3. Many people think like John Paul Stevens. For example . . . . .

    “The most foolish mistake we could possibly make would be to allow the subjugated races to possess arms. History shows that all conquerors who have allowed their subjugated races to carry arms have prepared their own downfall by so doing. Indeed, I would go so far as to say that the supply of arms to the underdogs is a sine qua non for the overthrow of any sovereignty. So let’s not have any native militia or native police.”–Adolph Hitler

    1. The utility of drones is that they reduce ancillary casualties. This isn’t that difficult.

    1. Larry Sinclair stated that Obama smoked crack cocaine, had homosexual relations with him and implied that Obama had homosexual relations with a “Donald Young” who was murdered, “execution style”, on Dec. 23, 2007, and was the openly gay choir director for Reverend Wright’s Trinity United Church of Christ. Is this true? Did CNN, ABC, CBS, NBC, PMSNBC, HLN or other outlets of the MSM report this? Why has America not heard this news? Why was the photo of Obama enjoying a visit with Louis Farrakhan not displayed in the MSM?

      1. Yes, the same basically, seize the guns & assets then roll out another of their Sh*thole tyrannies & then they murder millions they once claim they wish to help. Same lies every time with the same result if they can get foolish supporters.

        I think the gun grabbers jumped the shark big time this time & showed their true colors as American hatin trash gun grabbers. Videos later when I’ve time.

        Heck it’s easy for most anyone to decode the trend on these news feeds. Here’s one.

        1. Videos later? Is that a promise or a threat?

          this is to “I’m on the prowl for some more exotic weird sh*t like I posted last time” okie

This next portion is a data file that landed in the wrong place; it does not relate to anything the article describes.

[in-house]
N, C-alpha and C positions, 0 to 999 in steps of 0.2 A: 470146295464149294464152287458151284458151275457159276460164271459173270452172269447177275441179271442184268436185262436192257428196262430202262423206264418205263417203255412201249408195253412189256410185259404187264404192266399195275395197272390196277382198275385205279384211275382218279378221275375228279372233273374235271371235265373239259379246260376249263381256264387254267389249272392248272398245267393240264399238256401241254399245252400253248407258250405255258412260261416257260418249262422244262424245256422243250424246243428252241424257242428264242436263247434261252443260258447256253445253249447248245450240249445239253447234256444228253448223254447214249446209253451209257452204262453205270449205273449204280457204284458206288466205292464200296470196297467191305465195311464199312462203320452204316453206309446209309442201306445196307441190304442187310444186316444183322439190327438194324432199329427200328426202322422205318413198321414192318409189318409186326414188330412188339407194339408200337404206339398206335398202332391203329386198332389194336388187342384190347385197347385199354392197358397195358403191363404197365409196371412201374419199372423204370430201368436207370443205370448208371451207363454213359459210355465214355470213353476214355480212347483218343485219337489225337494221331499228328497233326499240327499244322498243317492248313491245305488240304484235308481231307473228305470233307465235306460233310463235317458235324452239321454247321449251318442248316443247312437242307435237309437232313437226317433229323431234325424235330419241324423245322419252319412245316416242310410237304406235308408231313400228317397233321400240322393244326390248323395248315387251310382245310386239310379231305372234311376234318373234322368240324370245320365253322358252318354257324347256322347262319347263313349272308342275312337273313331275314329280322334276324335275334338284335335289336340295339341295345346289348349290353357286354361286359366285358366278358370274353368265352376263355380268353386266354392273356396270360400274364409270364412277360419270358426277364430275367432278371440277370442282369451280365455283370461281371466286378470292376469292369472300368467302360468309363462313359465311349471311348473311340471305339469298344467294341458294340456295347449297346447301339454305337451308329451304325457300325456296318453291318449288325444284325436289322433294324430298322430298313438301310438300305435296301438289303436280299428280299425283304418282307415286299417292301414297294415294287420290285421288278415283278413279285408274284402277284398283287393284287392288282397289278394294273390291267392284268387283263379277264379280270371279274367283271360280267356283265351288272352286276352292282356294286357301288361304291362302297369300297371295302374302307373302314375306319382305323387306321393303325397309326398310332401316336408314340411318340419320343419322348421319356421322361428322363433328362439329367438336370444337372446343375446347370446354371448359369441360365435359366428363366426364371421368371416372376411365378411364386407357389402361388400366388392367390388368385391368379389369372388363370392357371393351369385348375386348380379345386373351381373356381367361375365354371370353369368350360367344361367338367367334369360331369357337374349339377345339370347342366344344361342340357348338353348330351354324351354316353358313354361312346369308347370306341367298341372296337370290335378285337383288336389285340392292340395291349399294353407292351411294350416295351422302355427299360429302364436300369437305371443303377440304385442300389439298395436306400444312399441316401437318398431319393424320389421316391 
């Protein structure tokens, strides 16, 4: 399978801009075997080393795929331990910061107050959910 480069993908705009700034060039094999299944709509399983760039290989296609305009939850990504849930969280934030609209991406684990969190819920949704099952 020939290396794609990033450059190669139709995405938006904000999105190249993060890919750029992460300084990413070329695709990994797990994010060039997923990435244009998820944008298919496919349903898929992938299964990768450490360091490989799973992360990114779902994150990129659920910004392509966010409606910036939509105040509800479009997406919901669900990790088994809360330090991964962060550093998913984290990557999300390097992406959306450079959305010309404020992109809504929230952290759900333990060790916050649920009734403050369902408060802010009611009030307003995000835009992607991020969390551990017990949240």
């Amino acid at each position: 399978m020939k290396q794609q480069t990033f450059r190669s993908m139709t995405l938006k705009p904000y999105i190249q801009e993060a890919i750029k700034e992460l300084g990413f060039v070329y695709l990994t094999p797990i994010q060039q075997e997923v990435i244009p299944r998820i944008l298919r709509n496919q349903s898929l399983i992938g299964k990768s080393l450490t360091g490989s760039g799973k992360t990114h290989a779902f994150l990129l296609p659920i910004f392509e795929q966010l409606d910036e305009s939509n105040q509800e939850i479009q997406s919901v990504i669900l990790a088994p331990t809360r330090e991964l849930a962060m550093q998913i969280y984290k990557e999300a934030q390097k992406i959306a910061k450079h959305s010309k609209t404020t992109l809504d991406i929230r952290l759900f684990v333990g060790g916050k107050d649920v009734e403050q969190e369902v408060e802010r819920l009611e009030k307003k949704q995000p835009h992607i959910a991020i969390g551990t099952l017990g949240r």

1. I understand, even after all the vote/voter fraud failed you/others still believe Hillary won. LOL:)

            Move on, the sun still comes up in the east, it’s not a conspiracy theory, it’s fact.

    1. The correct phrase is “Communazi.” I invented this term. I’ll admit that it is slow to catch on like another phrase I invented, “Islamonazis,” though, because people are . . .well . . . slow. Many people are stuck in the false paradigm of “left” and “right,” failing to realize the basic reality that Stalinism and Hitlerism are pretty much the same sort of national socialism plans, with the same goals and the same methods. But the same way the mass consumer marketers have persuaded the gullible public that there’s a difference between Coke and Pepsi, the mainstream media operatives of the Deep State have persuaded that gullible public that “Nazis” and “Communists” are different.

      1. The correct phrase is “Communazi.” I invented this term.

        No, Peter Viereck invented it about 70 years ago.

        1. I never heard of Peter Viereck before reading your post. I looked him up and looked for his use of this term in any of his writings. You are correct, he used it before I first thought to invent it on my own. But this doesn’t change the fact that I invented the term on my own. I doubt that anyone else has used the term since, as I’ve not seen it used in any political writings during at least the last 50 years or more.

    1. While it’s true that March 30 is both “Good Friday” and “Passover,” officially, in reality, Good Friday should always come AFTER Passover. Jesus and his apostles celebrated the Passover shortly before he was executed by the Romans. And the Resurrection followed. The Greek Orthodox tradition has the good sense to follow this practice. Not for nothing is the Eastern Orthodox Easter celebrated on April 8 and the traditional Easter is celebrated on April Fool’s Day.

      1. I would say that the Catholic date for Easter is Byzantine, but …

  4. Perhaps other issues involved in violence should be examined and addressed before a discussion of 2nd amendment appeal ensues:

    “Both clinical trial and pharmacovigilance data point to possible links between these drugs and violent behaviours. The legal cases outlined returned a variety of verdicts that may in part have stemmed from different judicial processes. Many jurisdictions appear not to have considered the possibility that a prescription drug may induce violence.”

    “Antidepressants double the occurrence of events in adult healthy volunteers that can lead to suicide and violence.”

    While gun violence associated with SSRIs might be rare, it may be a factor nonetheless.